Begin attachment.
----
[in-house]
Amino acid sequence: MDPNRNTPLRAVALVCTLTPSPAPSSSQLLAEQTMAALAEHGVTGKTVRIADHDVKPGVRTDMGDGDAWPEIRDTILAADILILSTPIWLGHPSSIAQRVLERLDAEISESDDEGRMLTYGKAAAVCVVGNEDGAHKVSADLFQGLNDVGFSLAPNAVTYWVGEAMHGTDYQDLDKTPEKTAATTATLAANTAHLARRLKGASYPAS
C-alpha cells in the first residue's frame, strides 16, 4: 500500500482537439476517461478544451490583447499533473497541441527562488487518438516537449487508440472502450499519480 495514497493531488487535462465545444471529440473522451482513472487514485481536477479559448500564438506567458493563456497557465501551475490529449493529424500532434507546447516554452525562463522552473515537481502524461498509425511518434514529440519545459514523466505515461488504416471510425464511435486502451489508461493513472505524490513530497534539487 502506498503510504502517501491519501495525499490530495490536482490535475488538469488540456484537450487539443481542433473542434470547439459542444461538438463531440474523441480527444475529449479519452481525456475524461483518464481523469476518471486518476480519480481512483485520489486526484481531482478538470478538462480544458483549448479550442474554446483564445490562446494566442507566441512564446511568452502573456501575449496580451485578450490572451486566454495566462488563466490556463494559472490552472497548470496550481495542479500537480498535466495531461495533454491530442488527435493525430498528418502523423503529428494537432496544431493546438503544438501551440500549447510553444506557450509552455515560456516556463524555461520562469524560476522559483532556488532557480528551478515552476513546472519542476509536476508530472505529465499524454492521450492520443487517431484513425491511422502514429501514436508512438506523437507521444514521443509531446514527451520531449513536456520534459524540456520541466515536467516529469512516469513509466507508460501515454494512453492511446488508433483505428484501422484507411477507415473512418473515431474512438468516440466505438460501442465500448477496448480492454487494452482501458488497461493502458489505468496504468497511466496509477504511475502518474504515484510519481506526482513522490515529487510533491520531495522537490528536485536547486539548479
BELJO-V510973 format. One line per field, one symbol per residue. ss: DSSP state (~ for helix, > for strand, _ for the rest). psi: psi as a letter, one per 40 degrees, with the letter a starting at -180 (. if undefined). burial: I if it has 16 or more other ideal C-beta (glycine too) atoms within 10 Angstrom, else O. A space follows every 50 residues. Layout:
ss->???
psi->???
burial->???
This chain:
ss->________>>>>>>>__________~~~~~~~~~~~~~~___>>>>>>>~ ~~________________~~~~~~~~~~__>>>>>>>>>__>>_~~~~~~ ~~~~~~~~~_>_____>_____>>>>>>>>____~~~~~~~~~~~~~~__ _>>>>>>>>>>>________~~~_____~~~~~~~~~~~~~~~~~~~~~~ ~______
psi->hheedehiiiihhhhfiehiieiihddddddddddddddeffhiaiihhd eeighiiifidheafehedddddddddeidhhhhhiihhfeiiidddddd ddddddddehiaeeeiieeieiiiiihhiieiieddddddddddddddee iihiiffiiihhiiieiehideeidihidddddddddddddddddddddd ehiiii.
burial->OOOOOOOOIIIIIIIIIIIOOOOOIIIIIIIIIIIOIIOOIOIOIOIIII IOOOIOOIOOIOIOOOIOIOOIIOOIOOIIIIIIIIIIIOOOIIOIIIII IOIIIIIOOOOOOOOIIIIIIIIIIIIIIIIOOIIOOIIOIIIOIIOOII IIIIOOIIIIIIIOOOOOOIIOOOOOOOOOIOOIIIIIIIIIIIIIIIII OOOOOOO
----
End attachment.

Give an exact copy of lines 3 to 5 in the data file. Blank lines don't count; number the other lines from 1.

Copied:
C-alpha cells in the first residue's frame, strides 16, 4: 500500500482537439476517461478544451490583447499533473497541441527562488487518438516537449487508440472502450499519480 495514497493531488487535462465545444471529440473522451482513472487514485481536477479559448500564438506567458493563456497557465501551475490529449493529424500532434507546447516554452525562463522552473515537481502524461498509425511518434514529440519545459514523466505515461488504416471510425464511435486502451489508461493513472505524490513530497534539487 502506498503510504502517501491519501495525499490530495490536482490535475488538469488540456484537450487539443481542433473542434470547439459542444461538438463531440474523441480527444475529449479519452481525456475524461483518464481523469476518471486518476480519480481512483485520489486526484481531482478538470478538462480544458483549448479550442474554446483564445490562446494566442507566441512564446511568452502573456501575449496580451485578450490572451486566454495566462488563466490556463494559472490552472497548470496550481495542479500537480498535466495531461495533454491530442488527435493525430498528418502523423503529428494537432496544431493546438503544438501551440500549447510553444506557450509552455515560456516556463524555461520562469524560476522559483532556488532557480528551478515552476513546472519542476509536476508530472505529465499524454492521450492520443487517431484513425491511422502514429501514436508512438506523437507521444514521443509531446514527451520531449513536456520534459524540456520541466515536467516529469512516469513509466507508460501515454494512453492511446488508433483505428484501422484507411477507415473512418473515431474512438468516440466505438460501442465500448477496448480492454487494452482501458488497461493502458489505468496504468497511466496509477504511475502518474504515484510519481506526482513522490515529487510533491520531495522537490528536485536547486539548479
BELJO-V510973 format. One line per field, one symbol per residue. ss: DSSP state (~ for helix, > for strand, _ for the rest). psi: psi as a letter, one per 40 degrees, with the letter a starting at -180 (. if undefined). burial: I if it has 16 or more other ideal C-beta (glycine too) atoms within 10 Angstrom, else O. A space follows every 50 residues. Layout:
ss->???